Some people grew up in an abusive home and are therefore desensitised from it and believes that these types of behaviour are normal. Sometimes a stressful situation or a change of circumstances can cause abuse such as the current lockdown and recession. Food, mood, temperature and substances (such as substance misuse) can change a person’s behaviour into an abusive behaviour. It can be personality traits where a person loves power and control and like to implement their version of power and control.
What are the signs Domestic Abuse?
If you suspect that you or someone you know may be experiencing domestic abuse and are unsure, these are some sign to look out for and to seek help.
Bruises: If a person is covered in bruises, trying to hide (wearing unsuitable clothing- i.e. long sleeves on an extremely hot day) or make excuses (implausible reasons) for bruises.
Withdrawn: If they become withdrawn and are not interacting with friends and family or at social gatherings like how they normally would.
Finances: This sign can take place in different forms. The first form is financial difficulties- so if the person is having financial troubles where they are always either bothering money or can’t afford to pay for things. The second form is financial affluent- The person suddenly has too much money or expensive goods in their possessions all of a sudden without any plausible explanation- This might be a sign of grooming which will lead to abuse.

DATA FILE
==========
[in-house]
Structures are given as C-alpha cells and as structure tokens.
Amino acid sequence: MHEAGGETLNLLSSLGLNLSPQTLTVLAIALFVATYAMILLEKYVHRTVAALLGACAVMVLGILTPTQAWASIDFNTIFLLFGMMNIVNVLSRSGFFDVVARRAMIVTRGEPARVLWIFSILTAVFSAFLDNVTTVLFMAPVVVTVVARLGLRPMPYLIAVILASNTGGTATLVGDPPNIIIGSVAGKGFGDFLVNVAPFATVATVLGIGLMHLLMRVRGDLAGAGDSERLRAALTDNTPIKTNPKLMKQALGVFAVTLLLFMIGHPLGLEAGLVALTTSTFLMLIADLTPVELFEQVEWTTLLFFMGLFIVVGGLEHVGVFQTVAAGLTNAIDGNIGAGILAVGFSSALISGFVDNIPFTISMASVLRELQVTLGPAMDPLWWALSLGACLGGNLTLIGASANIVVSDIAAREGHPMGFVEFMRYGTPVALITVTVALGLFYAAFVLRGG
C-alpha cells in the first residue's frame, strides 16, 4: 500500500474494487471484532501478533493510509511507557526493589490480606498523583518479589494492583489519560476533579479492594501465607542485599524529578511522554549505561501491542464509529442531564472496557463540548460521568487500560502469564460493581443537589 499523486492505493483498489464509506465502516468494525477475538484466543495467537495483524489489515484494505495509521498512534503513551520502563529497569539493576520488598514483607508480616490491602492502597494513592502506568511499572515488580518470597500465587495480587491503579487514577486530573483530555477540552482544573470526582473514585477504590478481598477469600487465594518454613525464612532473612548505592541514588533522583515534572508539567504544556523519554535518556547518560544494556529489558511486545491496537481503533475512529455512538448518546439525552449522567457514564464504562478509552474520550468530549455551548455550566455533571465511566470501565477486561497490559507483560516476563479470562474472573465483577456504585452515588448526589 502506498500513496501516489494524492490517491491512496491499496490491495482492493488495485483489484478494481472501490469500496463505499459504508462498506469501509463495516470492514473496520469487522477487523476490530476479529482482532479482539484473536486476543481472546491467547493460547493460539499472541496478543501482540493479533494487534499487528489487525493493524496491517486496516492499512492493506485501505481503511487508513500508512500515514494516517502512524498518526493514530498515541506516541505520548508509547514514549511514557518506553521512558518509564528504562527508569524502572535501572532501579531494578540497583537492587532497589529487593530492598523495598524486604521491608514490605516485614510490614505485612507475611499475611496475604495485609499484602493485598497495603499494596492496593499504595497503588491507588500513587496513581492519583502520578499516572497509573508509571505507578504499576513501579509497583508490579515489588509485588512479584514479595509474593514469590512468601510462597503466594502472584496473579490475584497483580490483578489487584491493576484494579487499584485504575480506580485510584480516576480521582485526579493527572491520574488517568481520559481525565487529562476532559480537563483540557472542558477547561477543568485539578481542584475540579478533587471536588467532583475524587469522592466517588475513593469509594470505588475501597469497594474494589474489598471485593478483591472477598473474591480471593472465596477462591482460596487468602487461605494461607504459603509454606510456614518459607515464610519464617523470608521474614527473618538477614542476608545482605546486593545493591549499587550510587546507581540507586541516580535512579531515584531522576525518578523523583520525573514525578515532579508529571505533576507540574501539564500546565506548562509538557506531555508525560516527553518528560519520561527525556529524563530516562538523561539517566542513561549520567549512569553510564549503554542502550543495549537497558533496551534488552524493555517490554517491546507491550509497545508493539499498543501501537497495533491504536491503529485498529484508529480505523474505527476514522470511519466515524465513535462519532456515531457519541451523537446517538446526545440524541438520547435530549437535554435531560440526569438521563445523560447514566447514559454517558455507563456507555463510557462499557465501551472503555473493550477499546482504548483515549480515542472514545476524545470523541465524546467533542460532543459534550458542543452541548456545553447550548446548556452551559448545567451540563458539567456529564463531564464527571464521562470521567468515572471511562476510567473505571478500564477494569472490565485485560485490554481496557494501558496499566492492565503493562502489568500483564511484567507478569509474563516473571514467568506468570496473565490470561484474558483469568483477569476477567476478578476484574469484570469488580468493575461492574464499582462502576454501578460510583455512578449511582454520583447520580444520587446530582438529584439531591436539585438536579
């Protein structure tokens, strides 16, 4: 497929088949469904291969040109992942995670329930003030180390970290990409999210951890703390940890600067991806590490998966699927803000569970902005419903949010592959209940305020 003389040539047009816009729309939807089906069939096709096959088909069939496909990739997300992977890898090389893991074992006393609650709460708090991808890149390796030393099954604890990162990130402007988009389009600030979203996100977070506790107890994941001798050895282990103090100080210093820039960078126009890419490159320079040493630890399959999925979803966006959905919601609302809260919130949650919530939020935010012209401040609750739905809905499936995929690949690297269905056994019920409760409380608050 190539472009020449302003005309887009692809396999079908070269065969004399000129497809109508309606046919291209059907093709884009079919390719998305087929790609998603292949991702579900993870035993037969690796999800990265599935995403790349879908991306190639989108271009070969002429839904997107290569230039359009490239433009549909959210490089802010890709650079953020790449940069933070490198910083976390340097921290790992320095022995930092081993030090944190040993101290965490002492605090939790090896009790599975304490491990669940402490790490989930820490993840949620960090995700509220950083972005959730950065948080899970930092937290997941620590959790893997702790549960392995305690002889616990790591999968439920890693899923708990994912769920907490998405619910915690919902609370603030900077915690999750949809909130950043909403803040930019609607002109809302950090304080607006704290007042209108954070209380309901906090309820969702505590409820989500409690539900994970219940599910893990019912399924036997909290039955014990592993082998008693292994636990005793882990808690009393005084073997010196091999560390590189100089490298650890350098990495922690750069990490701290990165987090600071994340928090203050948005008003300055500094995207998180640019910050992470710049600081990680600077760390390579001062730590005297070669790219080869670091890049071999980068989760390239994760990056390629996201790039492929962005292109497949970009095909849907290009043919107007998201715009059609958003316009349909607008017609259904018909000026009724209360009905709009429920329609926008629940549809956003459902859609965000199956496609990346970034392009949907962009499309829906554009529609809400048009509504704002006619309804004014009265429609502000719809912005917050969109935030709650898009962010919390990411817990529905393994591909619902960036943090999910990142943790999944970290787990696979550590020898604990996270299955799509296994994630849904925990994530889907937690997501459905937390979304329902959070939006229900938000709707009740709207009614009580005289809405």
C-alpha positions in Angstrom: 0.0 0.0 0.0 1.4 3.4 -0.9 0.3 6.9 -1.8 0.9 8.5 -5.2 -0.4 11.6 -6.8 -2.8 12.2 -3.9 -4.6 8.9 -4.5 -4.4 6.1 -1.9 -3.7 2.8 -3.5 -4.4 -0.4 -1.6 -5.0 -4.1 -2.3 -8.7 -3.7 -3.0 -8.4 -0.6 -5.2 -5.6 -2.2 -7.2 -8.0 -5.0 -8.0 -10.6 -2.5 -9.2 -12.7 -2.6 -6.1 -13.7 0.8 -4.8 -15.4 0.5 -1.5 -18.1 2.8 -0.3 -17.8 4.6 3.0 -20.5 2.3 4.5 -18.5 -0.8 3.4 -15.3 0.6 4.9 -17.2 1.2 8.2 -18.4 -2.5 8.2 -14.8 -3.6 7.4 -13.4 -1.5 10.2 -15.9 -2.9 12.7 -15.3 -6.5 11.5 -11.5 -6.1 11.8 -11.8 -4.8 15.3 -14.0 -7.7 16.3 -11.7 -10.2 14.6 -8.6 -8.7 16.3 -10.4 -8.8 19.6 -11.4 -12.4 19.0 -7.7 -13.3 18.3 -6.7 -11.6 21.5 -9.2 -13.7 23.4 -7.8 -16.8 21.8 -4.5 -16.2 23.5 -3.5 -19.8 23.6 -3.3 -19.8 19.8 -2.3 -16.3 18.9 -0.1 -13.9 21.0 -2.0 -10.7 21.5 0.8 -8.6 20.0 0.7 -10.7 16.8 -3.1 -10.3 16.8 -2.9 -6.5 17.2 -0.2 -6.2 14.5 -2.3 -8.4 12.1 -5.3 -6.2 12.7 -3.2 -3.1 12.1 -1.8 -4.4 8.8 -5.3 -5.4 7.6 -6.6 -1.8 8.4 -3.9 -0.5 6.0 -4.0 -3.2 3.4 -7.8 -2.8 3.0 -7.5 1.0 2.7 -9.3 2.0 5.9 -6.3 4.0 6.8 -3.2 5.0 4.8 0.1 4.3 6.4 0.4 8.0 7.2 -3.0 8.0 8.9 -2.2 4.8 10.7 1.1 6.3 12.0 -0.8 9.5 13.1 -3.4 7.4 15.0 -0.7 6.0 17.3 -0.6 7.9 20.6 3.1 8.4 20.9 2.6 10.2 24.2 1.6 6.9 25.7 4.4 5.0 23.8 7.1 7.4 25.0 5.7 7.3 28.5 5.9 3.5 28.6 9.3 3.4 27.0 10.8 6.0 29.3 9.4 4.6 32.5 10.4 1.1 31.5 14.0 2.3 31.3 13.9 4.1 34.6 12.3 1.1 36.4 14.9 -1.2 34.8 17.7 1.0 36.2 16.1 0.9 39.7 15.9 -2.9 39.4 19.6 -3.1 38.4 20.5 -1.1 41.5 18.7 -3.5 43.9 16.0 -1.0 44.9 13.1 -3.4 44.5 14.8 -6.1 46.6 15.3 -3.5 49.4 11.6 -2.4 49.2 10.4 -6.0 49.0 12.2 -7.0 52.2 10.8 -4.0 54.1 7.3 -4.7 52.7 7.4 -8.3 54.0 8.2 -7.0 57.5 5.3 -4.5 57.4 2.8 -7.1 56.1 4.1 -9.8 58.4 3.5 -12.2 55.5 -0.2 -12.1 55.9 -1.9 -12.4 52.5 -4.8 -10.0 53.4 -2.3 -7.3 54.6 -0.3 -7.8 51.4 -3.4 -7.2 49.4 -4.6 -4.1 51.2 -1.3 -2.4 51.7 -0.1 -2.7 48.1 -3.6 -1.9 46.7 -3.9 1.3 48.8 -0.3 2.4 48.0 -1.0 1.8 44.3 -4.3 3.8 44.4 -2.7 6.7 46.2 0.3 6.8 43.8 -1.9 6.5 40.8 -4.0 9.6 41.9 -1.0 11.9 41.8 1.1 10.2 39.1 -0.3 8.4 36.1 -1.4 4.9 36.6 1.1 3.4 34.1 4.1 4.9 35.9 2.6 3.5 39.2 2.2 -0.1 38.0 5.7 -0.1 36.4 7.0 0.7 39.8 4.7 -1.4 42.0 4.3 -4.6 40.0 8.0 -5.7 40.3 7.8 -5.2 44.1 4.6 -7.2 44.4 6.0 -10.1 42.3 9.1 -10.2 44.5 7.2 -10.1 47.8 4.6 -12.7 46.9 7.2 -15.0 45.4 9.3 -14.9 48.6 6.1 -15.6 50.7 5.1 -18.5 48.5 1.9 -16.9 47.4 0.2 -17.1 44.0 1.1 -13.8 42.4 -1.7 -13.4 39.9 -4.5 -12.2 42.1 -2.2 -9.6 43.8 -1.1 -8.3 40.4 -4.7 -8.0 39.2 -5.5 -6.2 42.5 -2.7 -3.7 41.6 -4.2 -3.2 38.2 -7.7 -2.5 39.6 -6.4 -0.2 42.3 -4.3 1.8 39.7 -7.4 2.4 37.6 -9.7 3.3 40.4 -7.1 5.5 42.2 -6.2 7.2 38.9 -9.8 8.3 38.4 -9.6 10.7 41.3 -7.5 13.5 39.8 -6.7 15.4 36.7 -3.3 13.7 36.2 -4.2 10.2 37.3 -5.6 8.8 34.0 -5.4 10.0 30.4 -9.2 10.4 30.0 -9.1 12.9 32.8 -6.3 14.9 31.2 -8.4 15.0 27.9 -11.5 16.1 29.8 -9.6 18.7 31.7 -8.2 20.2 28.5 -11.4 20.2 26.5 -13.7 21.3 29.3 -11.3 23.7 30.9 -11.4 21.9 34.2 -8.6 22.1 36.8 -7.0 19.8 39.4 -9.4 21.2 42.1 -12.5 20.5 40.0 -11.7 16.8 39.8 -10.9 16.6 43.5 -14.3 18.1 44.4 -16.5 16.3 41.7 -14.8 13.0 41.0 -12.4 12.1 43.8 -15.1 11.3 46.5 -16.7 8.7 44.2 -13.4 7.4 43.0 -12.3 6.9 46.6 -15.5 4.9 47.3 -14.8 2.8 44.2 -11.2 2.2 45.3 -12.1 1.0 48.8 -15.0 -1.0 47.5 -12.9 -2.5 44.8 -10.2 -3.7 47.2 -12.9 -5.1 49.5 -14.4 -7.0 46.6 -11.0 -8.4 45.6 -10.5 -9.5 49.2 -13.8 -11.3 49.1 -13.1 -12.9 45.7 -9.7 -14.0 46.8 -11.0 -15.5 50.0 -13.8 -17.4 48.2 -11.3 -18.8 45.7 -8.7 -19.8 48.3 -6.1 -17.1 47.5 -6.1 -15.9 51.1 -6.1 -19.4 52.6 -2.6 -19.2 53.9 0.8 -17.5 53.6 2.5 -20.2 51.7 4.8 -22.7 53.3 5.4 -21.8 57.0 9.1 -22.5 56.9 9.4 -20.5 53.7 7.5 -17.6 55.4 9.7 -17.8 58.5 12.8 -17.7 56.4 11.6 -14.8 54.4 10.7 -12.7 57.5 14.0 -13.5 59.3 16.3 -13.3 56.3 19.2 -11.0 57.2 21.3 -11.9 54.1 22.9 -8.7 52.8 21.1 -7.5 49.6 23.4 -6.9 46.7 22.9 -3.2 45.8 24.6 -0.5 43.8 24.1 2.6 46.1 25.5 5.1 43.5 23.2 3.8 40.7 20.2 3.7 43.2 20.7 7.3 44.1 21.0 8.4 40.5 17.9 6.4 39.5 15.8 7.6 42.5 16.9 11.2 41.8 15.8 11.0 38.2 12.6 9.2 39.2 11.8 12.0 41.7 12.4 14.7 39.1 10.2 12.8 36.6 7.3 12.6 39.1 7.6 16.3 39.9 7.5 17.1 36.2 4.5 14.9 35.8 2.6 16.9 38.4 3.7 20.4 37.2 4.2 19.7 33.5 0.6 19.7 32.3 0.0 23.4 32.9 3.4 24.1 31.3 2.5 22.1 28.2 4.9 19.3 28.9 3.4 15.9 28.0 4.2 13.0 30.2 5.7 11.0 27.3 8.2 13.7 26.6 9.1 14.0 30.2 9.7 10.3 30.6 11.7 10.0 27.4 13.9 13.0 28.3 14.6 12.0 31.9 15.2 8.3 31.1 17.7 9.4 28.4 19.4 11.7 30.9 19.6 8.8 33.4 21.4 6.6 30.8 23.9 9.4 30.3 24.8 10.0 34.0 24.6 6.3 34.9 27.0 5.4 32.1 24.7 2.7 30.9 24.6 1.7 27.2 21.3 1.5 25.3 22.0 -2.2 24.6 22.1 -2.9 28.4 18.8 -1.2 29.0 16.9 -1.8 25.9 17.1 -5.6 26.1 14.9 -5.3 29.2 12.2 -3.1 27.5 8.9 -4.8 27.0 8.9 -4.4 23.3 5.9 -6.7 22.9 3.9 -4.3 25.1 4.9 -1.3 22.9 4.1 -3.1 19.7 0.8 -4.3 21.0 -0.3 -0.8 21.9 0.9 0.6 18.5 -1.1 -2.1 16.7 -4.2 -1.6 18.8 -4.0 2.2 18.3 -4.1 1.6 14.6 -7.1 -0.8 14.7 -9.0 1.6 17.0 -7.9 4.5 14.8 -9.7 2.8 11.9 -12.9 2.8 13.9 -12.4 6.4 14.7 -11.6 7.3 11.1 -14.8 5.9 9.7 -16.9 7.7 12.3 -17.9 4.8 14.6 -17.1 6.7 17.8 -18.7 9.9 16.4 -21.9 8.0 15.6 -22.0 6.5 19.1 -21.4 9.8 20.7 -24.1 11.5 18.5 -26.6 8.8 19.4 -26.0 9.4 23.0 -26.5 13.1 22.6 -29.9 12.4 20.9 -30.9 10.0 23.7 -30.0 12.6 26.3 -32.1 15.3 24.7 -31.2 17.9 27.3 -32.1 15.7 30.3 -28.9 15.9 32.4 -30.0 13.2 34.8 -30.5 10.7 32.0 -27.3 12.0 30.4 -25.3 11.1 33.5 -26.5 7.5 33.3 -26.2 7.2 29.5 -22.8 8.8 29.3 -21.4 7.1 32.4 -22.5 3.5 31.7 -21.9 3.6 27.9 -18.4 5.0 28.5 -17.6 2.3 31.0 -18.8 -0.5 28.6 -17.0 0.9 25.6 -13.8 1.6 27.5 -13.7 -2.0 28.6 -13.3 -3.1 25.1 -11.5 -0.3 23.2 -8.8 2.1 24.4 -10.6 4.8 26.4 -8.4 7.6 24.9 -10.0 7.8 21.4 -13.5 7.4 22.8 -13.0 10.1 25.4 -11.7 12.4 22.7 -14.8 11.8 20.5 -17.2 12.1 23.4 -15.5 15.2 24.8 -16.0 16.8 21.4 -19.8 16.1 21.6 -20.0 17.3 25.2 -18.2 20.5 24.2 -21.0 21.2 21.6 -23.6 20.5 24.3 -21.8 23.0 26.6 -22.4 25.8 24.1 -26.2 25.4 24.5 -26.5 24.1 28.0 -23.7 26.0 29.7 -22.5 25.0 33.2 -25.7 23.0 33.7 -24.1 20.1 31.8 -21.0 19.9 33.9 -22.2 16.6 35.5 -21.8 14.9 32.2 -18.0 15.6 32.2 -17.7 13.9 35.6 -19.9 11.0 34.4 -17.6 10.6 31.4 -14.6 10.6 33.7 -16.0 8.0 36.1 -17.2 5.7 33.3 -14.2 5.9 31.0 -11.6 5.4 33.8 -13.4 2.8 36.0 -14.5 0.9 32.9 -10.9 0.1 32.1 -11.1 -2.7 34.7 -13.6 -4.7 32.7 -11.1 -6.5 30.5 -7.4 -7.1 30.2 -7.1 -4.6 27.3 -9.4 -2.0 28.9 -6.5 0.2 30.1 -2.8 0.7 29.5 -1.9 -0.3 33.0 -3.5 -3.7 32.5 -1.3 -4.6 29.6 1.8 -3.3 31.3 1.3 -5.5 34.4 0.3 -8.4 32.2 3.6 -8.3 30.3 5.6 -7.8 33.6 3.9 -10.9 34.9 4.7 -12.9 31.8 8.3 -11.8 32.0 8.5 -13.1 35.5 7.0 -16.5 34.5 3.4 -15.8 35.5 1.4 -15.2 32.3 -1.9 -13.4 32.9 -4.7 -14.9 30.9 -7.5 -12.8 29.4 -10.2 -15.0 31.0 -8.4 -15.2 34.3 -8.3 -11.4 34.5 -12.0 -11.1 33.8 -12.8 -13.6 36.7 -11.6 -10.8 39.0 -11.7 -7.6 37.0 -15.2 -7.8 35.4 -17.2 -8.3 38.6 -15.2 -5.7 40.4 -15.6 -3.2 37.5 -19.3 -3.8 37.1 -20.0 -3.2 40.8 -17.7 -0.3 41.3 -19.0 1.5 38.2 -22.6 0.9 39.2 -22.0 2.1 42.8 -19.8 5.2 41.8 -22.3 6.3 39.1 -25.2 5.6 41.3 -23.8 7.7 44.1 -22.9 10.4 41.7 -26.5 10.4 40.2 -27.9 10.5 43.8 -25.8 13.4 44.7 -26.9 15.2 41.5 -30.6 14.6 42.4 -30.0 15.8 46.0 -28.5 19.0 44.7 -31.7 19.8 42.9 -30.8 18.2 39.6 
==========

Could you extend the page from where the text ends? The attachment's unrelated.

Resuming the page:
Prisoner at Home: If the person is not allowed to leave the home or if they do, they have to be back at a certain time and if they are not, they seem worried and afraid.
Tracking: If the person whereabout and other activities are getting monitored using technological tools and social media.
Where to seek help?
If you or someone you know are in immediate danger, you can dial 999 and the police will take the call. If you are unable to speak (for whatever reason), you can cough or tap on the phone when the operator asks you some questions. If you are calling from a mobile you can dial 55 if prompt (55 is requesting help silently so that the abuser is not aware that you just called the police). Please remember that once 55 is dialled, the police are unable to trace the location of your call.